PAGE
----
The presumptions spelt out above will help us in unravelling the culturally specific nature of the demands made on other communities by Western governments and agencies. Western communities, wanting to make the world a ‘better’ place, have, over the past century, been determined to ensure that non-Western communities become ‘democratic’ (where individuals of similar aptitude are ‘free’ to indulge in self-interested accumulation and other self-promotional activities), and ‘efficient’ users of their resources. And, additionally, they will help us to understand why Western ‘experts’ have been so willing to disrupt non-Western communities, certain that the disorder which results is not, in fact, disruption, but a transitional phase between non-Western and Western community organisation. C. B. Macpherson (1975) describes how the concept of property historically changed in Western communities. As he claims, “the now dominant concept of property was, in its three leading characteristics, a creation of the capitalist market society.”

As Macpherson (1975) has suggested, the forms of property holding and utilization in any community are reflected in the organisational forms of the community and the dominant forms of interaction between community members. One of the ways of understanding the dominant organisational and interactional forms of any community is through an examination of its various land, and other resource, tenure and utilization practices.

Consequences of Western Presumptions:

Constantly Expanding Resource Bases

A little needs to be said about some of the inevitable consequences of organising life by Western capitalist assumptions. It is in the nature of human beings to insist that the ways in which they divide up their world and the strongly held beliefs which are based on that way of seeing reality are features of the real world, not merely existing in their minds, but ‘out there’, features of an objective reality. All other ways of dividing up the world and all sets of beliefs stemming from those ways are, therefore, to one extent or another, delusional. Western people are no less prone to this projection of their own presumptions onto ‘reality’ than any other people, and no less willing to pronounce other ways of seeing the world as ‘mistaken’, ‘ignorant’, ‘superstitious’, and ‘misinformed’.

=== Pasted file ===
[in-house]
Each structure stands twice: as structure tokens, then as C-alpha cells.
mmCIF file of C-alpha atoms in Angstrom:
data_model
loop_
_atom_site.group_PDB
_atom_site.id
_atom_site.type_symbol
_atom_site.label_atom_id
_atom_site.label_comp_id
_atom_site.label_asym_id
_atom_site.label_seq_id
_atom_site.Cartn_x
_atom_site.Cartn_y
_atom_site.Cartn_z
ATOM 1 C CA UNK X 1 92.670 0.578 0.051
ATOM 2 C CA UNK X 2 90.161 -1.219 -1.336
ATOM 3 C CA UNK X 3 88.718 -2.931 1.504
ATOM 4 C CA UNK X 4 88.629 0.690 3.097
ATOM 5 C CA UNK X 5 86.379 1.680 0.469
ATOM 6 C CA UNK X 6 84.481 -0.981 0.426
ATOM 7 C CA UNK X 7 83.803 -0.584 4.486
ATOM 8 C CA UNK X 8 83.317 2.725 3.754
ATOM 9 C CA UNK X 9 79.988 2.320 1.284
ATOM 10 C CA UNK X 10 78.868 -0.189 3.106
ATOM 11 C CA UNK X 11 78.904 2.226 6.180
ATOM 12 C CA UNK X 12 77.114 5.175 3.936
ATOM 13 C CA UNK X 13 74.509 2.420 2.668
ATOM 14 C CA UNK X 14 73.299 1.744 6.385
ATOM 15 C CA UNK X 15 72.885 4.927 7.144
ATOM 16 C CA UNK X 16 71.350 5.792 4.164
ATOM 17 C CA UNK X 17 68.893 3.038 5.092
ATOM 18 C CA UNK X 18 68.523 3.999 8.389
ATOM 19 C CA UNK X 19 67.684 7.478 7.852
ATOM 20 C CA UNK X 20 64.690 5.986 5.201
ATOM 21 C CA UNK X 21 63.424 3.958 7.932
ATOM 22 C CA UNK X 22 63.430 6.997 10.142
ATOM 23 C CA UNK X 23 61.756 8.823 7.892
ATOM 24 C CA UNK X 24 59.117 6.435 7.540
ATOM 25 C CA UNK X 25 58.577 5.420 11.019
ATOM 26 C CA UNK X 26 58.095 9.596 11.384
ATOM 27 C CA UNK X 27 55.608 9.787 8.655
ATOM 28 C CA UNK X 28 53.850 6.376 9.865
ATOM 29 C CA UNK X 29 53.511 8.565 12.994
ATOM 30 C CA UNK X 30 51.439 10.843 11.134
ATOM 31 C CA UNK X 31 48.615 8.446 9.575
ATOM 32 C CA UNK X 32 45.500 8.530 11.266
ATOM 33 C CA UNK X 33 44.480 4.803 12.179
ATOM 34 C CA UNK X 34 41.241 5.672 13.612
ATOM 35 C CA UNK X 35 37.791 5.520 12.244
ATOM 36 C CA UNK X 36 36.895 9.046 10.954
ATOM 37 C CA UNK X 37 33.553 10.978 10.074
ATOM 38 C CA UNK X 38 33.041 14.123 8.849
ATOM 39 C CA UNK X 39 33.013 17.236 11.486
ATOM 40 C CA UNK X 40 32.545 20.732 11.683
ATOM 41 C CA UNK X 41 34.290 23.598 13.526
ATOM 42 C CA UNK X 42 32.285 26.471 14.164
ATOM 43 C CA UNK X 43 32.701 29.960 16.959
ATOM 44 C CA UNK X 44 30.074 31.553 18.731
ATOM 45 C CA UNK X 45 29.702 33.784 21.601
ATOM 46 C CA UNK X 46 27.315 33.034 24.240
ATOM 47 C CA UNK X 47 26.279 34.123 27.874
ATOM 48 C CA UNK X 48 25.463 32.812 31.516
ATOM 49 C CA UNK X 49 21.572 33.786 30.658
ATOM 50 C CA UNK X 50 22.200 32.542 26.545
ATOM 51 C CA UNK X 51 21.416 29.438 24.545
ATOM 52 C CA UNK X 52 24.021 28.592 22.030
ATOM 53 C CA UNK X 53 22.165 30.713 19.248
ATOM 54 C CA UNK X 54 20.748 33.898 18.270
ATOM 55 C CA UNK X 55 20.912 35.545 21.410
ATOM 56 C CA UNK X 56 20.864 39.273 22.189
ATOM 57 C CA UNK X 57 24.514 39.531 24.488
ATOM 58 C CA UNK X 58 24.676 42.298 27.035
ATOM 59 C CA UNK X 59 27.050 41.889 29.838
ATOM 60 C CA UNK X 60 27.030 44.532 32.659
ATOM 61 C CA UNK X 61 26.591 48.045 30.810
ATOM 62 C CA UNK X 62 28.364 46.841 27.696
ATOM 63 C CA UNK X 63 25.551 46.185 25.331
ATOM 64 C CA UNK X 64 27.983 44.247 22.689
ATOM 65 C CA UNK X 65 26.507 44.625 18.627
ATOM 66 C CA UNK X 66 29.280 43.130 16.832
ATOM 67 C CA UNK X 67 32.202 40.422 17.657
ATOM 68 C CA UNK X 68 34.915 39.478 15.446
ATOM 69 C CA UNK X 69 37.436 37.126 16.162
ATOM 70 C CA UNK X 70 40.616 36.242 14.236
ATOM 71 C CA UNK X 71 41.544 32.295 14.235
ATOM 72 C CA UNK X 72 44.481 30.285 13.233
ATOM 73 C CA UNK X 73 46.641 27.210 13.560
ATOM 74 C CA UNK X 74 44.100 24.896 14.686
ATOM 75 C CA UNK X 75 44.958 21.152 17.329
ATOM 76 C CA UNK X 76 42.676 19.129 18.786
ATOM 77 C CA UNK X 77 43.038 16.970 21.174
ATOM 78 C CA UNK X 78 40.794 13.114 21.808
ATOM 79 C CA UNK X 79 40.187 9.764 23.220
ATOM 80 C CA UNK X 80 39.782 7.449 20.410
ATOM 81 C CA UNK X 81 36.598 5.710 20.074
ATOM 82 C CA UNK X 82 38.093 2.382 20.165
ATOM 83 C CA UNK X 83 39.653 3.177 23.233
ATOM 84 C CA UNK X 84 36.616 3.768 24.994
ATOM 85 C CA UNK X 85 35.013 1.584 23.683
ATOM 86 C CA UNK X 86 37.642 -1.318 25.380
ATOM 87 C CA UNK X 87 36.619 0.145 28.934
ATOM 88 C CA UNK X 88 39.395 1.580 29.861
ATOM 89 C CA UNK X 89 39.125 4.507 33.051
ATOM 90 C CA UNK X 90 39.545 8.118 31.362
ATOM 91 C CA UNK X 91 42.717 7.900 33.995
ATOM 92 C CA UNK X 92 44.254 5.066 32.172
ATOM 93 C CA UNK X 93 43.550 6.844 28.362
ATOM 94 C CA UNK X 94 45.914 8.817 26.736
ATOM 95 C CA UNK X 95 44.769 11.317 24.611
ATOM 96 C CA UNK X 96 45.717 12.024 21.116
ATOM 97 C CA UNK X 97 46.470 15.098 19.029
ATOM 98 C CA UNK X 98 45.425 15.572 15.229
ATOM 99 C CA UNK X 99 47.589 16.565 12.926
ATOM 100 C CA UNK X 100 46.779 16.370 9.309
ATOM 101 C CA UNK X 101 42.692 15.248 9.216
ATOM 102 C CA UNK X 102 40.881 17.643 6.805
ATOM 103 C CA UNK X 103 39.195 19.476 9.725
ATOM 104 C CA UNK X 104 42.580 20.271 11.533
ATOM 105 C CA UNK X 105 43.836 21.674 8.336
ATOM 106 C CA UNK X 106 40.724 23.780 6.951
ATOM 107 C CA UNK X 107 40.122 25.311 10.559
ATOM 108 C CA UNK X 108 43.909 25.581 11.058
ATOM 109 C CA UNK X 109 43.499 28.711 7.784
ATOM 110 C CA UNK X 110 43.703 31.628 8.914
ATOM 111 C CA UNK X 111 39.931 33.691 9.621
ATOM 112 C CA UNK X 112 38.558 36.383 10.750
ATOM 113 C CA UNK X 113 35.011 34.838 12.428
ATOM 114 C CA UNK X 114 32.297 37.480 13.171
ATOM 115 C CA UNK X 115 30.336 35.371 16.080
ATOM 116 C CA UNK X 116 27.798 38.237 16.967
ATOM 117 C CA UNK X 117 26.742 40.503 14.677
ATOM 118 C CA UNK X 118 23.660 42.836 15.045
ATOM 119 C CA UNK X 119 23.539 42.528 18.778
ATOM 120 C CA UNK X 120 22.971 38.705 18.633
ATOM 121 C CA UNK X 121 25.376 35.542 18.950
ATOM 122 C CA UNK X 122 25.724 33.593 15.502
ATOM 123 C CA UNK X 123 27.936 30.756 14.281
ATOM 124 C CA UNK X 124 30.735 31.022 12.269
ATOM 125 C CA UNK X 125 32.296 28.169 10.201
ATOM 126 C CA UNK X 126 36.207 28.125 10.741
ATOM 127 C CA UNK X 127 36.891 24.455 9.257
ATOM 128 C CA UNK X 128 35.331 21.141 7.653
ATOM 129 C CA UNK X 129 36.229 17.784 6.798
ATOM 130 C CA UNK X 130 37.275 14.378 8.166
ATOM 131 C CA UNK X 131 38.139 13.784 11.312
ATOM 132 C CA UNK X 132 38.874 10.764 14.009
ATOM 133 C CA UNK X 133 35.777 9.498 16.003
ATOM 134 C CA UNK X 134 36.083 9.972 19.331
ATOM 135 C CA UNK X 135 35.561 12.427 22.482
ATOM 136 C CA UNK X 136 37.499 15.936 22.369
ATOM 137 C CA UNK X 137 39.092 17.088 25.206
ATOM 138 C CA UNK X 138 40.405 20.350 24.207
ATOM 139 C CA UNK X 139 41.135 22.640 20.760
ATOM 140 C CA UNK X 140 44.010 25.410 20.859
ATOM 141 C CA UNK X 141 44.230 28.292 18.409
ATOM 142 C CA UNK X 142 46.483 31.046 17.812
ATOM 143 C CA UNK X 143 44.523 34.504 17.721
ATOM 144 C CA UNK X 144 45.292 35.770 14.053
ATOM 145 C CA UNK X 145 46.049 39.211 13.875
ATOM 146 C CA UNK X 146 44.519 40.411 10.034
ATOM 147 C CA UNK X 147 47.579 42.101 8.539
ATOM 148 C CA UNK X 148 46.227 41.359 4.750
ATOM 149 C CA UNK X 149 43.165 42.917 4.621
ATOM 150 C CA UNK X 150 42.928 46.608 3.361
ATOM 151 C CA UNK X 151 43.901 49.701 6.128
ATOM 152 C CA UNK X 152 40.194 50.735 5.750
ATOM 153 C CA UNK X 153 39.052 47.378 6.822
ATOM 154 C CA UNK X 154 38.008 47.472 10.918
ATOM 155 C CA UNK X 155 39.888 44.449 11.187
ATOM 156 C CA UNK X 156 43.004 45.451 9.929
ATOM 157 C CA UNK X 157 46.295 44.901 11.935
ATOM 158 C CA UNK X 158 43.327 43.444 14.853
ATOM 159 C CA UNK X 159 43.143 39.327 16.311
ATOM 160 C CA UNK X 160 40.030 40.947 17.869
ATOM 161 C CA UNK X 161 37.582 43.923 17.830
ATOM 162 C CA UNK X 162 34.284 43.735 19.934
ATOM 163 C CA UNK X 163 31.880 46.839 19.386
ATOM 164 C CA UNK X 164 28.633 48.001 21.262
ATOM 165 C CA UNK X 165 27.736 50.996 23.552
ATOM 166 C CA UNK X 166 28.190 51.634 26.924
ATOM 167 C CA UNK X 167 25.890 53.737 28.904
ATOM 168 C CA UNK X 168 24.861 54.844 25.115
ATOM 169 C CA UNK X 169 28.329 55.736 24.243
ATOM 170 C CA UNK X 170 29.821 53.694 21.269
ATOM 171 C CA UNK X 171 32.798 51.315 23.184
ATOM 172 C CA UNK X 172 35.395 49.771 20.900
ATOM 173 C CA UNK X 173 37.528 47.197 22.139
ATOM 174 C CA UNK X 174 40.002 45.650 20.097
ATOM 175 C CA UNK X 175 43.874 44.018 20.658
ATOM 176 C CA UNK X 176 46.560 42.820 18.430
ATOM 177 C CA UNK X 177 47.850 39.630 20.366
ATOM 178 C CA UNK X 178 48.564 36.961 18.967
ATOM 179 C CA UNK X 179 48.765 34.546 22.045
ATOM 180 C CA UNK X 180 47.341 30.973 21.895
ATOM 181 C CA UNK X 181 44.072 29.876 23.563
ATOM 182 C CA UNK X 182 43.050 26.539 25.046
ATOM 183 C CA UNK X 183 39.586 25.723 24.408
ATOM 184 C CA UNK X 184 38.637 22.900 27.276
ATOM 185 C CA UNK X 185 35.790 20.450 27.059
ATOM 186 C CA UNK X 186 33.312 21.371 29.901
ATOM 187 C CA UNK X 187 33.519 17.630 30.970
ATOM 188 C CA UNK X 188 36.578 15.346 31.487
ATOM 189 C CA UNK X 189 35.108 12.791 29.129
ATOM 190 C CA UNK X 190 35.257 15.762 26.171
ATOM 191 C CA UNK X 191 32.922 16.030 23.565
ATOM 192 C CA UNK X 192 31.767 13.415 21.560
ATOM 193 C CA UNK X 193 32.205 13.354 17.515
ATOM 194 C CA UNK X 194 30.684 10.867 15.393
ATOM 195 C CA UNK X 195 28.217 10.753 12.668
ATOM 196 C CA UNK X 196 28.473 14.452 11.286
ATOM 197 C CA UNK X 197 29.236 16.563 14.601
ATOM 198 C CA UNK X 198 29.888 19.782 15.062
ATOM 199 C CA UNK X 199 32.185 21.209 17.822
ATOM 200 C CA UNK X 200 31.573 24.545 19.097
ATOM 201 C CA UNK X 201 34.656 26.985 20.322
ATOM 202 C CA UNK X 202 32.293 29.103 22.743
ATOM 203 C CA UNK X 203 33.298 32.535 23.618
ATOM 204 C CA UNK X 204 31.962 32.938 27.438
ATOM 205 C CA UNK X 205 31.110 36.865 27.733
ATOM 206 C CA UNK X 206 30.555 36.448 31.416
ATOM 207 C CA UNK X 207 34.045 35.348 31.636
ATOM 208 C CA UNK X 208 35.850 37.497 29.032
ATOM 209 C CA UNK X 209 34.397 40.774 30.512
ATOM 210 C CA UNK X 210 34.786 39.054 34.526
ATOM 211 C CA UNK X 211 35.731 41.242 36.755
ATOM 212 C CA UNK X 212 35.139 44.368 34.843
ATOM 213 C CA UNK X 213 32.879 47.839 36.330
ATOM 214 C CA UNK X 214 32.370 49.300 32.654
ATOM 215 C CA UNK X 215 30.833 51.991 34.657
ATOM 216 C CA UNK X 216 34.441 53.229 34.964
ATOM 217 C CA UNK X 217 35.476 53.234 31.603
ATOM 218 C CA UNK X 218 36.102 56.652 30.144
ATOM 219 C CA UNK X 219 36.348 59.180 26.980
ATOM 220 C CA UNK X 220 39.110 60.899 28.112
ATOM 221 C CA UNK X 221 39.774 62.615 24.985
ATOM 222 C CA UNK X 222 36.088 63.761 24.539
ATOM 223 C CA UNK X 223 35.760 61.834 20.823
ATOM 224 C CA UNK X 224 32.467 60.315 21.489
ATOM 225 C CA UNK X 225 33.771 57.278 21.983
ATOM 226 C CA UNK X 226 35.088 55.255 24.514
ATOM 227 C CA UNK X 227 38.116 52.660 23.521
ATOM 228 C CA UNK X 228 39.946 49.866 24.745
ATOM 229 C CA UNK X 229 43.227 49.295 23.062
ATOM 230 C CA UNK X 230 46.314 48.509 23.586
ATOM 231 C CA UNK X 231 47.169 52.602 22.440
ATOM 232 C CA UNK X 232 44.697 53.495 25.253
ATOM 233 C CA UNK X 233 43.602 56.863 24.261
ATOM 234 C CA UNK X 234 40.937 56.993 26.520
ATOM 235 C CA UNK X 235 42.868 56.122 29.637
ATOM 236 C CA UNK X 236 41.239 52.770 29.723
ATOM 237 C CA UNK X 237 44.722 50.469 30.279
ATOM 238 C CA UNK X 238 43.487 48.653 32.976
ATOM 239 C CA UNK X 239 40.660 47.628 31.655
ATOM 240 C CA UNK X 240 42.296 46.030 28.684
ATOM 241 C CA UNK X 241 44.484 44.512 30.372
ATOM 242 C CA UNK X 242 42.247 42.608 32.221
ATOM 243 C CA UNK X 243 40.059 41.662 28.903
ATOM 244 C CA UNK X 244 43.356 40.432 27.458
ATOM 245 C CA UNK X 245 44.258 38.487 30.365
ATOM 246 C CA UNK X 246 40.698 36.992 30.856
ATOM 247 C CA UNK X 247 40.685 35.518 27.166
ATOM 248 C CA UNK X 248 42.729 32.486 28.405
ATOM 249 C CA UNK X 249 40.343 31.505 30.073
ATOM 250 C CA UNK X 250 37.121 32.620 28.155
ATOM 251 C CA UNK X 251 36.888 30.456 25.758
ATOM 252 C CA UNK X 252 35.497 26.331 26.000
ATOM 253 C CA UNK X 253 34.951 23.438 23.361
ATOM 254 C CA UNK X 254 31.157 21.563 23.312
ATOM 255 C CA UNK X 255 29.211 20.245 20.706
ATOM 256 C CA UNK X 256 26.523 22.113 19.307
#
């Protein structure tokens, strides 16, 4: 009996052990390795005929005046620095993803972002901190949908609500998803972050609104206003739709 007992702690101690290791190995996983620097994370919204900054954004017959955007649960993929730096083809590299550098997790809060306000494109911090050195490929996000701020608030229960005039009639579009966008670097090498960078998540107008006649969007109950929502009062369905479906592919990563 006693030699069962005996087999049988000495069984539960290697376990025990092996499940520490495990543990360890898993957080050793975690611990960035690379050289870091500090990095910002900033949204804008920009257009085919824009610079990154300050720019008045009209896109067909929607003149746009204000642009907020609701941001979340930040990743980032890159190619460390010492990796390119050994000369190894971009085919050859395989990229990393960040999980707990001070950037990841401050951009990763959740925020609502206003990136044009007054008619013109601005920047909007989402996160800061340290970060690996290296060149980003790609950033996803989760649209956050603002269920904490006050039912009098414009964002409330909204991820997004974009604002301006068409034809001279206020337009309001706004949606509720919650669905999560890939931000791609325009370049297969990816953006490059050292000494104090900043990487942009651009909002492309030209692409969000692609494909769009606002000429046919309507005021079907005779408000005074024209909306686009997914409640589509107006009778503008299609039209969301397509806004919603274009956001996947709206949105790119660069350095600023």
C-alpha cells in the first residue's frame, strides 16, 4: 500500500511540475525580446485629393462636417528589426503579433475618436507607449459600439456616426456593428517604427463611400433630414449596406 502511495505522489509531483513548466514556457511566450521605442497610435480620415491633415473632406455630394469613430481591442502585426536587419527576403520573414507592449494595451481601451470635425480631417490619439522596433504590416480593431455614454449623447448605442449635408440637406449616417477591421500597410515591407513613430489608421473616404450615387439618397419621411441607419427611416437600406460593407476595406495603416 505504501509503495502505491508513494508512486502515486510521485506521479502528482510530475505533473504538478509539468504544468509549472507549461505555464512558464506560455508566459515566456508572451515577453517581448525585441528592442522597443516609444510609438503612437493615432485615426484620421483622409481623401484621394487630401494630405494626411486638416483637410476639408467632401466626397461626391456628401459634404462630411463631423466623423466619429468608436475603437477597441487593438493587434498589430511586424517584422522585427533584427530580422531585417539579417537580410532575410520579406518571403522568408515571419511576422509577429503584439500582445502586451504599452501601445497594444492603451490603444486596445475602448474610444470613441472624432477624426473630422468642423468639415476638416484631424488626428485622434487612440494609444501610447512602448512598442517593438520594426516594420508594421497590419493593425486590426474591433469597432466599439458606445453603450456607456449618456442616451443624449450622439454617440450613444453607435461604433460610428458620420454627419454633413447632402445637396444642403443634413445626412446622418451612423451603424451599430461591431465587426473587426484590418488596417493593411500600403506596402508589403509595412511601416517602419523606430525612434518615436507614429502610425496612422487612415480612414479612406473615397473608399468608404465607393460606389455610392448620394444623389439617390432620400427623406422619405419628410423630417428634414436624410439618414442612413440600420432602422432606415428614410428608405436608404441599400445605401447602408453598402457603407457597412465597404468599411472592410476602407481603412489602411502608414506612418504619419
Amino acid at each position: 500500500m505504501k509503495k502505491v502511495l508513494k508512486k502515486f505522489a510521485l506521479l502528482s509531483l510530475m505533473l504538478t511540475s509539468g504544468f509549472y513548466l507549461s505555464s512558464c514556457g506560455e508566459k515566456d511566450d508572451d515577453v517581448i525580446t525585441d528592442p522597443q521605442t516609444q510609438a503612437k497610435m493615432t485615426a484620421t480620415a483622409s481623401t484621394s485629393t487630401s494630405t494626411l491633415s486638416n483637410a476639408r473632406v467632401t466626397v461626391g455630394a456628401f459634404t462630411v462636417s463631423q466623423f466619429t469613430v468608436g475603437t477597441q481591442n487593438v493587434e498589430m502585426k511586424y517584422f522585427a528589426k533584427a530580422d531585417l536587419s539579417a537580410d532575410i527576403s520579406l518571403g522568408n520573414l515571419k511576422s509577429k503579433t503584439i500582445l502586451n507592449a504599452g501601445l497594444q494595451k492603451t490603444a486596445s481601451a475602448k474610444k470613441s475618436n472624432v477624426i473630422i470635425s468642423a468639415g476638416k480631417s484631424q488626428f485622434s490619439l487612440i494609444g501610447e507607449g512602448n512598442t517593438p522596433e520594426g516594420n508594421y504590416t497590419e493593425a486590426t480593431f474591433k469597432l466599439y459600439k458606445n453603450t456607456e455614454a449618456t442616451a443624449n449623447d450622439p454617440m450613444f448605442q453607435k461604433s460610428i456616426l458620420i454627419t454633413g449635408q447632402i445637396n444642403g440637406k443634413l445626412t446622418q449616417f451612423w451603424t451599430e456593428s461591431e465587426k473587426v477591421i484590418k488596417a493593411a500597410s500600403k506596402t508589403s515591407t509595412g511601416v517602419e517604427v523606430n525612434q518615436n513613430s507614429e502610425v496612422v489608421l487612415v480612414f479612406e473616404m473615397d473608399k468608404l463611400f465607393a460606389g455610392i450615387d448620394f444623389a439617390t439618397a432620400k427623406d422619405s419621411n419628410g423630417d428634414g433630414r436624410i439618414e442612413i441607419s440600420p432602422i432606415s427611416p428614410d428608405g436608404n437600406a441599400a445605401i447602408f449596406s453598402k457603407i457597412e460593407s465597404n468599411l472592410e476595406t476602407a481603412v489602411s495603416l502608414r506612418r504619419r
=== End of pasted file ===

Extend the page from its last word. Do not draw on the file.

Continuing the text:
The first outcome of Western ways of organising life, and the most far-reaching in its consequences, is the effect on the material environment of the Western drive to use it in establishing competitively acquired rank. There is no upper limit to the goods and services community members require, since the more any individual has or conspicuously utilises (consumes) the higher the rank to which the person can aspire. Not only do Western people accumulate possessions, they also ‘consume’ goods and services in such a way that other people know they are doing so (that is, conspicuously). This often becomes the preferred means of self-promotion since it can easily be manipulated by an individual to suggest greater economic success than has actually been achieved. This is the ‘how on earth can he afford that!’ syndrome.

Every time that you obtain something more than I have, you affect my standing in relation to you. In order to preserve my social position I feel the need to also acquire or consume that thing, or, preferably, something just a little better than it. Advertisers rely on this drive to sell their wares. It is not by accident that advertising has emerged in Western communities. It has not existed as the promotion of consumption in any others. Advertising is driven by the desire of the advertisers to ‘make money’ and so enhance their status and prestige. It relies on competition between Western people to acquire and consume more and better goods and services than those of similar rank around them. This drive for more and better means that Western capitalist ‘economies’ are expansionary. They, by definition, require a constantly expanding material environment from which they can obtain resources for the products required by people who are, competitively, constantly expanding private ownership and conspicuous consumption. This is what Paul Ehrlich (1997, p. 98)) was referring to when he pointed out that “since 1950 the richest fifth of humankind has doubled its per capita consumption of energy, meat, timber, steel, and copper, and quadrupled its car ownership”. Over time, as the demands of Western community members grow, there is no option but to expand into the environments of other, non-Western communities.